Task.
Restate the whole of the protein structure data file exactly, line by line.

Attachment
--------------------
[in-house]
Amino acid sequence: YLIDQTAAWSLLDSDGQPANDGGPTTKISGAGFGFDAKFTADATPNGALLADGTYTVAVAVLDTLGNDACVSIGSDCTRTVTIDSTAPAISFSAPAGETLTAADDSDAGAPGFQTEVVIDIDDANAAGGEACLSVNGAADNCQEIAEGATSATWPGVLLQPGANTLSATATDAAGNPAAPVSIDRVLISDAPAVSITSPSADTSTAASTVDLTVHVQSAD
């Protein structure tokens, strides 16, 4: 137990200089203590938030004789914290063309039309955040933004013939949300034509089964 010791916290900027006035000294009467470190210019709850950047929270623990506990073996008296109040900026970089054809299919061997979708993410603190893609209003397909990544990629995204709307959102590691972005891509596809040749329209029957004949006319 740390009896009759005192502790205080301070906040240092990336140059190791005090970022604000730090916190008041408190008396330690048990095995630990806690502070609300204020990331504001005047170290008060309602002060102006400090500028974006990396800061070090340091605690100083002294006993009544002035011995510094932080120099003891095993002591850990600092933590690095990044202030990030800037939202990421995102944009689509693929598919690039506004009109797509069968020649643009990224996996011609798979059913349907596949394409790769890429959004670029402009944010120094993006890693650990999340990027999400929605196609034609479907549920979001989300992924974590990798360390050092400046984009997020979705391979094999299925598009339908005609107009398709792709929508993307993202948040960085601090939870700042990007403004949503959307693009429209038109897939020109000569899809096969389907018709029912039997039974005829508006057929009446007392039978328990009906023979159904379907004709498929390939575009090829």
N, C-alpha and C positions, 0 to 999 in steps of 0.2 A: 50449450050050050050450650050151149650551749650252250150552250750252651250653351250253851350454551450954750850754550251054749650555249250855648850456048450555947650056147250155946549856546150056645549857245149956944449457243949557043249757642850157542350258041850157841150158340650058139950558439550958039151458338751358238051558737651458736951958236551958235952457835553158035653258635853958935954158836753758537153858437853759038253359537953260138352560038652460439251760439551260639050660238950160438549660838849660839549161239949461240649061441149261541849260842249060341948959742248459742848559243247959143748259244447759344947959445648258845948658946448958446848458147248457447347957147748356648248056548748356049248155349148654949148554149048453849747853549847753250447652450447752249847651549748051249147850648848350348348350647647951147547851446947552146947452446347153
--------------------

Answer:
[in-house]
Amino acid sequence: YLIDQTAAWSLLDSDGQPANDGGPTTKISGAGFGFDAKFTADATPNGALLADGTYTVAVAVLDTLGNDACVSIGSDCTRTVTIDSTAPAISFSAPAGETLTAADDSDAGAPGFQTEVVIDIDDANAAGGEACLSVNGAADNCQEIAEGATSATWPGVLLQPGANTLSATATDAAGNPAAPVSIDRVLISDAPAVSITSPSADTSTAASTVDLTVHVQSAD
């Protein structure tokens, strides 16, 4: 137990200089203590938030004789914290063309039309955040933004013939949300034509089964 010791916290900027006035000294009467470190210019709850950047929270623990506990073996008296109040900026970089054809299919061997979708993410603190893609209003397909990544990629995204709307959102590691972005891509596809040749329209029957004949006319 740390009896009759005192502790205080301070906040240092990336140059190791005090970022604000730090916190008041408190008396330690048990095995630990806690502070609300204020990331504001005047170290008060309602002060102006400090500028974006990396800061070090340091605690100083002294006993009544002035011995510094932080120099003891095993002591850990600092933590690095990044202030990030800037939202990421995102944009689509693929598919690039506004009109797509069968020649643009990224996996011609798979059913349907596949394409790769890429959004670029402009944010120094993006890693650990999340990027999400929605196609034609479907549920979001989300992924974590990798360390050092400046984009997020979705391979094999299925598009339908005609107009398709792709929508993307993202948040960085601090939870700042990007403004949503959307693009429209038109897939020109000569899809096969389907018709029912039997039974005829508006057929009446007392039978328990009906023979159904379907004709498929390939575009090829």
N, C-alpha and C positions, 0 to 999 in steps of 0.2 A: 50449450050050050050450650050151149650551749650252250150552250750252651250653351250253851350454551450954750850754550251054749650555249250855648850456048450555947650056147250155946549856546150056645549857245149956944449457243949557043249757642850157542350258041850157841150158340650058139950558439550958039151458338751358238051558737651458736951958236551958235952457835553158035653258635853958935954158836753758537153858437853759038253359537953260138352560038652460439251760439551260639050660238950160438549660838849660839549161239949461240649061441149261541849260842249060341948959742248459742848559243247959143748259244447759344947959445648258845948658946448958446848458147248457447347957147748356648248056548748356049248155349148654949148554149048453849747853549847753250447652450447752249847651549748051249147850648848350348348350647647951147547851446947552146947452446347153